Bytes per inodes

Posted on 5:35 PM by Bharathvn

When you format a partition using Linux's primary file system, ext2, you have the choice of how many bytes per inode you want. From the man page:

-i bytes-per-inode
Specify the bytes/inode ratio. mke2fs creates an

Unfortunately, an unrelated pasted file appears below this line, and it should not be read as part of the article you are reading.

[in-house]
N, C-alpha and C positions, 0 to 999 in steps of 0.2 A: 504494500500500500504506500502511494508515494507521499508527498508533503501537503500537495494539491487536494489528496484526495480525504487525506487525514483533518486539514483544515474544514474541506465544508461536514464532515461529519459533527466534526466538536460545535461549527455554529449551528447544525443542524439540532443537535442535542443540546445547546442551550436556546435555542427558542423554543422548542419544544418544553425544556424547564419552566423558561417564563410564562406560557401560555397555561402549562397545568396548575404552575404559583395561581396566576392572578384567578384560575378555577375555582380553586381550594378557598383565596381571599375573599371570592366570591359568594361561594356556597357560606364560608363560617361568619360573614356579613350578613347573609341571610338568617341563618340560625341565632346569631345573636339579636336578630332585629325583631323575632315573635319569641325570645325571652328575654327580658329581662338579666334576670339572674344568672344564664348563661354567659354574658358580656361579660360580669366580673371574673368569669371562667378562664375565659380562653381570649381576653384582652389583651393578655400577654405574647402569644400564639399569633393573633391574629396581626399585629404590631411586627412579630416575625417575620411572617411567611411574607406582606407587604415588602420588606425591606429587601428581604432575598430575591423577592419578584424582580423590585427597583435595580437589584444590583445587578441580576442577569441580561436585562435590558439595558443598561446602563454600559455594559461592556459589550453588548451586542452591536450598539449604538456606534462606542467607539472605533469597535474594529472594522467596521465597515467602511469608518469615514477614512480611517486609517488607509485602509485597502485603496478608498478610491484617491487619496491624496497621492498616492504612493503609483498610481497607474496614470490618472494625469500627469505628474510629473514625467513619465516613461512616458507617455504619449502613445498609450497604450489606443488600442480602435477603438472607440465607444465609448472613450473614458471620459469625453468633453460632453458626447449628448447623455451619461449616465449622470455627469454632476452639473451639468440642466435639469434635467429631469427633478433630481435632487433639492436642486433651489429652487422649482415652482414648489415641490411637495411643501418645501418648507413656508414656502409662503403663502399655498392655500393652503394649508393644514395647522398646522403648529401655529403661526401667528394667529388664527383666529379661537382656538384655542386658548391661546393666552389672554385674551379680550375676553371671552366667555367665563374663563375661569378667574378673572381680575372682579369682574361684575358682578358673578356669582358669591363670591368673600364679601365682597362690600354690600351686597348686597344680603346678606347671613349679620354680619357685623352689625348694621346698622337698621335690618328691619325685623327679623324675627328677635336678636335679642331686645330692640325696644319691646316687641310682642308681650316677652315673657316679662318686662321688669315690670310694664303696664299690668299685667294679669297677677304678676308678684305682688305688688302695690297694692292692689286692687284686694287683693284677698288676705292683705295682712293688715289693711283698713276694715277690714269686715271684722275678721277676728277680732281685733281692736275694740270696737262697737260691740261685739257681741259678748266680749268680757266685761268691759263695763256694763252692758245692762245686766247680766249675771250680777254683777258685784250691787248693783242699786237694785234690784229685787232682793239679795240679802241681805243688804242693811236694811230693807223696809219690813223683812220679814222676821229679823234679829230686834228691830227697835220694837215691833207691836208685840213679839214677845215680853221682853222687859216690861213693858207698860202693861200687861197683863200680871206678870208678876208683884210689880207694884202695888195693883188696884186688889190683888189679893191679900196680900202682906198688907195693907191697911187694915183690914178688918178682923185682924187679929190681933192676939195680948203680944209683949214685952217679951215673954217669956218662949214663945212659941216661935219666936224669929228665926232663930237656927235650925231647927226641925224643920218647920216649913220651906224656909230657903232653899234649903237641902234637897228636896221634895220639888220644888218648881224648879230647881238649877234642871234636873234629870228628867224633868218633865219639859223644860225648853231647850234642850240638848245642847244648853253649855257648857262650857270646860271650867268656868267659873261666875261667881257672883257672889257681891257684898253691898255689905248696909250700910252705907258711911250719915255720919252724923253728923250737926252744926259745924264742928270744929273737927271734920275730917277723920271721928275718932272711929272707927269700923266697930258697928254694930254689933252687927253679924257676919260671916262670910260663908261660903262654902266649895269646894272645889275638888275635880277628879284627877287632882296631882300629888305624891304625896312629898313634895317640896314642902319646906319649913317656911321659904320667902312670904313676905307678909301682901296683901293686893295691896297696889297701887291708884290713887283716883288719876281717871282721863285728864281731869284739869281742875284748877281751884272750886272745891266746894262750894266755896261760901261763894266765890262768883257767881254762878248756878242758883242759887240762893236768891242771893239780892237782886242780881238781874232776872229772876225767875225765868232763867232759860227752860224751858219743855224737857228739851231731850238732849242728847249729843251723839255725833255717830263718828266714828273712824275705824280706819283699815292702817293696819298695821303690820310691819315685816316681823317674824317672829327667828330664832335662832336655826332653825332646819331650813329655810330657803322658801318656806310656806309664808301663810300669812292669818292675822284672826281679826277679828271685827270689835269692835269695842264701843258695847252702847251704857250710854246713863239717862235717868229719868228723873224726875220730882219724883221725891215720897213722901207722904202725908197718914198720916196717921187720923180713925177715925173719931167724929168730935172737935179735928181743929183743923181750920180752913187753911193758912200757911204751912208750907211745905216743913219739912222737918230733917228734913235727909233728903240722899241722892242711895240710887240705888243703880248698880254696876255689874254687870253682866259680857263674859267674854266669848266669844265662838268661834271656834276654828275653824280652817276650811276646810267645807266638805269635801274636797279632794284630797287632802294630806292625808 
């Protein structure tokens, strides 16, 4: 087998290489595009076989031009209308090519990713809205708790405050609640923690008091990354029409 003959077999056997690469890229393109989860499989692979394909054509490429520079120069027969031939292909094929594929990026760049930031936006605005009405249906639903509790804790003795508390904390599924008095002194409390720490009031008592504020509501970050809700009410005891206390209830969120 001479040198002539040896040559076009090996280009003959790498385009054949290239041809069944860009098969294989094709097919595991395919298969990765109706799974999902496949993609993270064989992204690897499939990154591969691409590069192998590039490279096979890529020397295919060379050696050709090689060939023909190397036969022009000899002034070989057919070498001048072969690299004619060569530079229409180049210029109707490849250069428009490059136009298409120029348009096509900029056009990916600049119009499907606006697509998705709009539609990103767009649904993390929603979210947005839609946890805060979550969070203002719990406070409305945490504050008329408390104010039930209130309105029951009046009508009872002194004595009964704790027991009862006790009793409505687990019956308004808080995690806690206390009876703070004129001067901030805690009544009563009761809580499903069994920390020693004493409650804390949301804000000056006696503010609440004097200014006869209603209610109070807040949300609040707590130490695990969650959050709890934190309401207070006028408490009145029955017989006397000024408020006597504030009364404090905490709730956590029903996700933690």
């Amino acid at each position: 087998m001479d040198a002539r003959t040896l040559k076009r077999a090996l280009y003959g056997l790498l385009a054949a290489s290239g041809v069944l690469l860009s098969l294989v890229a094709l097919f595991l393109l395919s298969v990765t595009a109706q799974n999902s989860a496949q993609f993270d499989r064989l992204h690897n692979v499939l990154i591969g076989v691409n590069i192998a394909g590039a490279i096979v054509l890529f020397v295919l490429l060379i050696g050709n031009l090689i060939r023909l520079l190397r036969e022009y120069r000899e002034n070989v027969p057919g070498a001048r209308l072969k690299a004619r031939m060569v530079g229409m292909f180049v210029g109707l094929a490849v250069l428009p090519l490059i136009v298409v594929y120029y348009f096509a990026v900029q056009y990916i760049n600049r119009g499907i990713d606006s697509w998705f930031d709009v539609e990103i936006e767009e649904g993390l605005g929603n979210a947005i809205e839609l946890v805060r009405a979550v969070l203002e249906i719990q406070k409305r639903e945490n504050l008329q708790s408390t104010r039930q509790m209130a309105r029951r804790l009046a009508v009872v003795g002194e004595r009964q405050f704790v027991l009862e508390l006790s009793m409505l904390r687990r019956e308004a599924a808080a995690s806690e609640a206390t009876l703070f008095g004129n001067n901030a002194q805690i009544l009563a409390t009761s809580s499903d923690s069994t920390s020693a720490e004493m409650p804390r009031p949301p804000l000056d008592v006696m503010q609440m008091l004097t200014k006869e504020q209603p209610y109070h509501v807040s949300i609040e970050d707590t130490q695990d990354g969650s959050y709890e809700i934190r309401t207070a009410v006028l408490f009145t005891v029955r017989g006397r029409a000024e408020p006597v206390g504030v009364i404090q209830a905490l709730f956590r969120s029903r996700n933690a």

inode for every bytes-per-inode bytes of space on
the disk. This value defaults to 4096 bytes.
bytes-per-inode must be at least 1024.

This means that by using a smaller size, you will save disk space but may slow down the system. It is a space/speed trade off.

This is similar to one of FAT16/FAT32' major differences.